We propose different cutoff values for EST defined by comparing platelet and neutrophil changes for patients with normal and enlarged spleens. It is important to note that an increase in neutrophils above cutoff levels was infrequently observed in the control group with a normal size spleen, suggesting a high specificity of this criterion. However, an increase in platelets after epinephrine injection was also observed in patients without splenomegaly (even though less frequently), indicating the less than optimal specificity of this criterion. We can think of two reasons for such false positive tests: i) significant trapping and release of blood cells may also occur in a normal size spleen; this would not constitute hypersplenism, since the diagnostic criterion of splenomegaly would be missing but might have the same haematological consequences; ii) individual physiological reactions of a normal spleen to epinephrine might vary; we are currently unable to distinguish between the two possibilities.

We independently confirmed cutoff values and validity of EST using data of patients who underwent splenectomy. Splenectomy can correct cytopenia due to hypersplenism [26, 27]. As expected of a diagnostic test for hypersplenism, increases in platelets and neutrophils after splenectomy were more marked in patients with positive test results if strict diagnostic criteria were used.

Our study has several strengths but also important limitations. The strength of our study is the large patient population, which compares favourably with former studies of fewer than 20 patients [8, 10]. Importantly, the size and diversity of our patient cohort, which includes many age groups and underlying diseases, allows us to conclude that EST is a safe diagnostic procedure. Furthermore, there has been a paucity of publications addressing diagnostic procedures of hypersplenism, and diagnostic alternatives to EST are lacking.

A limitation of our study is the retrospective study design. Diagnostic criteria for a positive test were also retrospectively defined. Historical cutoff values for EST were established in a small cohort of healthy patients, which might not be representative of patients with cytopenia not due to hypersplenism. For these reasons our results require prospective validation in a new patient group. Also, the majority of the whole patient population and even the majority of patients with an enlarged spleen had normal baseline neutrophil values. This reflects either a referral bias or a (in our opinion more likely) lower risk of neutropenia in hypersplenic patients. In any case, fewer data are available within our cohort for evaluation of EST for the diagnosis of hypersplenic neutropenia. Another important limitation is the lack of an accepted diagnostic gold standard for hypersplenism. Hence no numbers for sensitivity and specificity of EST can be calculated, making a quantitative interpretation of EST difficult. A third limitation is the partially incomplete data set, with documentation of spleen diameters in 38 (16.7%) of patients missing. However, due to the large number of remaining patients, this incomplete reporting is unlikely to change our analysis. Finally, even though our patient cohort is large, for some diagnostic subgroups and for the analysis of patients undergoing splenectomy the numbers are small and the heterogeneity of the study population remains a concern.

In our clinical experience during the last 23 years EST has been useful on many occasions. EST was employed for exclusion of predominant hyporegenerative thrombocytopenia in the setting of e.g. an HIV-infected patient with highly active antiretroviral therapy, or in a patient with liver disease under drug treatment. In several of these cases a strong EST response allowed the patient to be managed without bone marrow examination. However, considering the above-mentioned limitations of our study EST should always be considered as one piece in a diagnostic puzzle and interpreted within the clinical context.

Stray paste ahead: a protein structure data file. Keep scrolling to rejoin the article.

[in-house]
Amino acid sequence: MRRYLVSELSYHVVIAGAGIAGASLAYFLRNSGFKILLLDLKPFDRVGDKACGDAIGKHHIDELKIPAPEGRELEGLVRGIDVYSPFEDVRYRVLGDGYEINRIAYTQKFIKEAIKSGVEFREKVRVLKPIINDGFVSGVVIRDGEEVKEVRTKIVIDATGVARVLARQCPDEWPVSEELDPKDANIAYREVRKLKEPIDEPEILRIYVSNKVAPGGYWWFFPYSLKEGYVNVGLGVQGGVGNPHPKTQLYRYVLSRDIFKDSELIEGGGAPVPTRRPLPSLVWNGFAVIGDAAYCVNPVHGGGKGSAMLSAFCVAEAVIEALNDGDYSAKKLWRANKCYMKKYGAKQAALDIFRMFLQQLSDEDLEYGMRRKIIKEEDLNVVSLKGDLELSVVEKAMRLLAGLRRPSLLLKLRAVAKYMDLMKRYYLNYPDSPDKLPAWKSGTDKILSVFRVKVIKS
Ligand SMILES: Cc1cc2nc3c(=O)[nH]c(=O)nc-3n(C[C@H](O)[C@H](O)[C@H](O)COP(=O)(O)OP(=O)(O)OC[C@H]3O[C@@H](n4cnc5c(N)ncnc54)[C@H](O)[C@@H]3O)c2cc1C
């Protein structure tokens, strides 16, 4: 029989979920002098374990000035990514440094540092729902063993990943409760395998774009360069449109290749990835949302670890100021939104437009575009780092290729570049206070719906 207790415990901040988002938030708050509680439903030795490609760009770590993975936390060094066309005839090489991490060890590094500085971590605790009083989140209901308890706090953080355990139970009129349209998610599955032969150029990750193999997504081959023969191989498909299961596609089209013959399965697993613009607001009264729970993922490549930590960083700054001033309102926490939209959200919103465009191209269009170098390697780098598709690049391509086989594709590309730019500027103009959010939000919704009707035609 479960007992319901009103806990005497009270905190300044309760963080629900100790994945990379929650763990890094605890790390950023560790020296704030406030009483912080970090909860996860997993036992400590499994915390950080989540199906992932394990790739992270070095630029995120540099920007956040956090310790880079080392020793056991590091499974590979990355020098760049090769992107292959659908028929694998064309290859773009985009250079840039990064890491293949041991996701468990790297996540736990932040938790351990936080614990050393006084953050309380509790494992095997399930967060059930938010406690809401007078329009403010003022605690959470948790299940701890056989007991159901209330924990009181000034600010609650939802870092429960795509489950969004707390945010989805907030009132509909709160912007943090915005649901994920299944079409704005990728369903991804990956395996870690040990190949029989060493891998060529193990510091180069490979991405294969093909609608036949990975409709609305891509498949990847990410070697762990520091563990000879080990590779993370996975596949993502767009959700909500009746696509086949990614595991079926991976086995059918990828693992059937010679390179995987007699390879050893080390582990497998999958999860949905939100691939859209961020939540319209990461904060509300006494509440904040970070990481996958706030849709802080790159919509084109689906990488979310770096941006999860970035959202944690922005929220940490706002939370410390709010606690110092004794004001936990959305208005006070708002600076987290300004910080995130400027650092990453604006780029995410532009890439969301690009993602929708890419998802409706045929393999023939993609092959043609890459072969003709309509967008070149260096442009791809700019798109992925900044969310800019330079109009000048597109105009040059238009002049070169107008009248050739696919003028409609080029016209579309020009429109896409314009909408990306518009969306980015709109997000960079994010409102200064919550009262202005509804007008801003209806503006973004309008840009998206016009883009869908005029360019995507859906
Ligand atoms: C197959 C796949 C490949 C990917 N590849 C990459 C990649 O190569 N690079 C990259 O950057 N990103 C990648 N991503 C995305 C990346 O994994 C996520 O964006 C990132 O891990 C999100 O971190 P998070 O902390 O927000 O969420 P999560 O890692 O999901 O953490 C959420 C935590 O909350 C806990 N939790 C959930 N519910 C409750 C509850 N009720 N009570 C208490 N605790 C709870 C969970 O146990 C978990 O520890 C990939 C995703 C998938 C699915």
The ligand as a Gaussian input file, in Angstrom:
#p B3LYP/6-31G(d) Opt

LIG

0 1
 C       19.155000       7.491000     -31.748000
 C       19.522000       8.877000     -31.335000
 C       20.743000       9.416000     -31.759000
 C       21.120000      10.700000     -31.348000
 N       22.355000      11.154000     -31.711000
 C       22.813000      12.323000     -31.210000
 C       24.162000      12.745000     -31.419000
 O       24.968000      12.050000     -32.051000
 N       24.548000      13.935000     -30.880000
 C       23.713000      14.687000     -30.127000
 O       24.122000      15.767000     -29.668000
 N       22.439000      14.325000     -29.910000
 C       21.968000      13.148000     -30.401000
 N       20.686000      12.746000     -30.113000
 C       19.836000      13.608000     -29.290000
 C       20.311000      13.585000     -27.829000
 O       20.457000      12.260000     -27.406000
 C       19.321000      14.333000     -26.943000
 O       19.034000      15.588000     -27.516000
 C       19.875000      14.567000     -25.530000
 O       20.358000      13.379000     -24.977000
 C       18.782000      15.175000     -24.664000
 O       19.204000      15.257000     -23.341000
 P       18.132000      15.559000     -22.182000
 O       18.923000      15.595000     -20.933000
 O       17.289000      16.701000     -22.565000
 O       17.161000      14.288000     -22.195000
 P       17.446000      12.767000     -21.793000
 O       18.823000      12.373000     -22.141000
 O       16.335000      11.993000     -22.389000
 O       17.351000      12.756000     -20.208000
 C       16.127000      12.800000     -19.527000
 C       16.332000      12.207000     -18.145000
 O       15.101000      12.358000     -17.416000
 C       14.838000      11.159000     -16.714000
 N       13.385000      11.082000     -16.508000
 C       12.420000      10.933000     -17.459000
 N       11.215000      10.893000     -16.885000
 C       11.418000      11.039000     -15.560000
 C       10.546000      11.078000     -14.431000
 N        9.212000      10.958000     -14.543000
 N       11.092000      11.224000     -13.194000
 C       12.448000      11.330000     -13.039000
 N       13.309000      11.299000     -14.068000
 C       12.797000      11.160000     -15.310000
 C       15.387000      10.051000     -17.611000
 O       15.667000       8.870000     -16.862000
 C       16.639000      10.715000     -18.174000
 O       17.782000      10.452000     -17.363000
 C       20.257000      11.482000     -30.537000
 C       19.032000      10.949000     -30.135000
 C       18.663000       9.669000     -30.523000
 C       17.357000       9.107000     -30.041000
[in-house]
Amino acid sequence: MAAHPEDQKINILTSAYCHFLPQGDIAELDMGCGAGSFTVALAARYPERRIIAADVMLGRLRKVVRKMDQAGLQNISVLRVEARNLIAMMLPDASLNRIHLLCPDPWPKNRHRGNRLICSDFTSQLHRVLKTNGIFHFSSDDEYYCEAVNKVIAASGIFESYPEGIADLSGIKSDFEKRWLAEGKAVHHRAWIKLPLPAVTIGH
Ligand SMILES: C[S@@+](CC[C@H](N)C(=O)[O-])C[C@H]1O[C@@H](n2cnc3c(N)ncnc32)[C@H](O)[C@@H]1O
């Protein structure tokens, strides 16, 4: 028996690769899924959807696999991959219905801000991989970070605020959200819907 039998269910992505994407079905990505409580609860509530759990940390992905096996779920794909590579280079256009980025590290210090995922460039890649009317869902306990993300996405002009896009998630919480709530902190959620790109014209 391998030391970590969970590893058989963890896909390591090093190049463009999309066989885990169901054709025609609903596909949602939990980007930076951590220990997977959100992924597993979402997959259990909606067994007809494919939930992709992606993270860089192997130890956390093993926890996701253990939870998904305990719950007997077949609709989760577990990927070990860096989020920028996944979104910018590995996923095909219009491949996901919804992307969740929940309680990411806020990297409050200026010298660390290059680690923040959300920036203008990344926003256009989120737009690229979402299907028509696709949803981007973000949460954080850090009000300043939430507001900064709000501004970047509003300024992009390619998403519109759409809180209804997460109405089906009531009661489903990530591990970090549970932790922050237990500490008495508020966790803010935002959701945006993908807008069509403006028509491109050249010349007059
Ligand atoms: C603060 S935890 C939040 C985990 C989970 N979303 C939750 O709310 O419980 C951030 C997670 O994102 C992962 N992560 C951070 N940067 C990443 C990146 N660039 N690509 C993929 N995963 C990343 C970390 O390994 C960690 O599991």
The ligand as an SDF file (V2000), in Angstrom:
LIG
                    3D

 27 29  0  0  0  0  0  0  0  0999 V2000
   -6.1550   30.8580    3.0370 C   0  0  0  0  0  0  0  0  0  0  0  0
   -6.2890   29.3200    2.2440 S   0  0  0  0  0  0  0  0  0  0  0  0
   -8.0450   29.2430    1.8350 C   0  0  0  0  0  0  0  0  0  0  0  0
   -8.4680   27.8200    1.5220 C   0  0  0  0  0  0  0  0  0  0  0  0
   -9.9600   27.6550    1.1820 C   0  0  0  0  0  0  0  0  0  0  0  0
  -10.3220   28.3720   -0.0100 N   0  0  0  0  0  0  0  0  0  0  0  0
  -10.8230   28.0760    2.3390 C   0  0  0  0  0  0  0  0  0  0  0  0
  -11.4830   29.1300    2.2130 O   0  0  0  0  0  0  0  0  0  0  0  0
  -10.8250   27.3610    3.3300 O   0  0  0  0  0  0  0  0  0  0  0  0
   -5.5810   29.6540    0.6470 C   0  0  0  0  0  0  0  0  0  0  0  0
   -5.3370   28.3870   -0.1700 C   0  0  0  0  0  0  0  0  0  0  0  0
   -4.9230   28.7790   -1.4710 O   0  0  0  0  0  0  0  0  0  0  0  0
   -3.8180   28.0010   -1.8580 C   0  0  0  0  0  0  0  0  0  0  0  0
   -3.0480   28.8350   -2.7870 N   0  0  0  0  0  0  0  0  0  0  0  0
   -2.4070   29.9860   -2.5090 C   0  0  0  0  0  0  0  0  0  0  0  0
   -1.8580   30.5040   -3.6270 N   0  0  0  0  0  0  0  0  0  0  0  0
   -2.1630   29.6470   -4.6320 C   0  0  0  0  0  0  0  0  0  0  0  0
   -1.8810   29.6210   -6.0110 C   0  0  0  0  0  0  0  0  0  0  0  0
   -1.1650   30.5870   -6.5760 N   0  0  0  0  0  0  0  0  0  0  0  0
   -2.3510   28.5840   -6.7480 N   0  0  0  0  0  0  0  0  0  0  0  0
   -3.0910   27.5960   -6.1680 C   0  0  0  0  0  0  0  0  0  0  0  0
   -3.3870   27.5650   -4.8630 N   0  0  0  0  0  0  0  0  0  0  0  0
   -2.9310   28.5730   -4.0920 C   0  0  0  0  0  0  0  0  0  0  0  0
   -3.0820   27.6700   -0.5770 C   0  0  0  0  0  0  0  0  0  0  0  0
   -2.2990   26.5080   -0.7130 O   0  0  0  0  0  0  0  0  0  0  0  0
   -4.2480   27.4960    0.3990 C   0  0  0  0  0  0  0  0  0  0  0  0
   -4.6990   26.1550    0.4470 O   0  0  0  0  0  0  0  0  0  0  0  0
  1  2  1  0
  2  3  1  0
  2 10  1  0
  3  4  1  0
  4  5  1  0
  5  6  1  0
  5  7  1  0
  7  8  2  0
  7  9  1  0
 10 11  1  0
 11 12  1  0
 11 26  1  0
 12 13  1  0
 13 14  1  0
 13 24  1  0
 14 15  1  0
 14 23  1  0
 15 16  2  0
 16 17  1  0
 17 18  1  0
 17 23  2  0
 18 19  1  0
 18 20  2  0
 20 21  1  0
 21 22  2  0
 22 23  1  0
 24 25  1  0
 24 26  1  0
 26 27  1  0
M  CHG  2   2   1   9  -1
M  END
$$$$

Whether thrombocytopenia due to hypersplenism confers a lesser bleeding risk than thrombocytopenia in a different setting is unknown. According to older data, thrombocytes sequestered within the enlarged spleen are available, functionally active and in equilibrium with the pool of freely circulating platelets [4, 10]. Recruitment of these platelets to the circulation during a critical bleeding episode would be expected. It was speculated that EST would simulate the stress of a shock situation since changes in thrombocytes and granulocytes after EST closely resemble changes during physical exercise [8]. However, neither older studies nor our data directly address the risk of bleeding and a predictive value of EST results for future bleeding episodes has not been demonstrated.

In conclusion, for the management of a patient with splenomegaly the lack of an established test directly measuring splenic sequestration is a major clinical limitation. We believe this question should be addressed in a systematic prospective trial which should include EST, scintigraphy studies of radiolabelled thrombocytes, bone marrow examinations and measurements of haematopoietic growth factors. Moreover, long term follow-up data of these patients should be acquired. So while our data do not close the gap for the diagnosis of hypersplenism, they provide the basis for a better study of this condition.

Acknowledgements: The authors would like to thank Balamurugan Periaswamy for help with the statistical analysis and Silke Misselwitz for help with the figures.

Funding / potential competing interests: No financial support and no other potential conflict of interest relevant to this article was reported.


Correspondence: Jeroen S. Goede, MD, Division of Haematology, University Hospital of Zürich, CH-8091 Zürich, Switzerland, jeroen.goede[at]usz.ch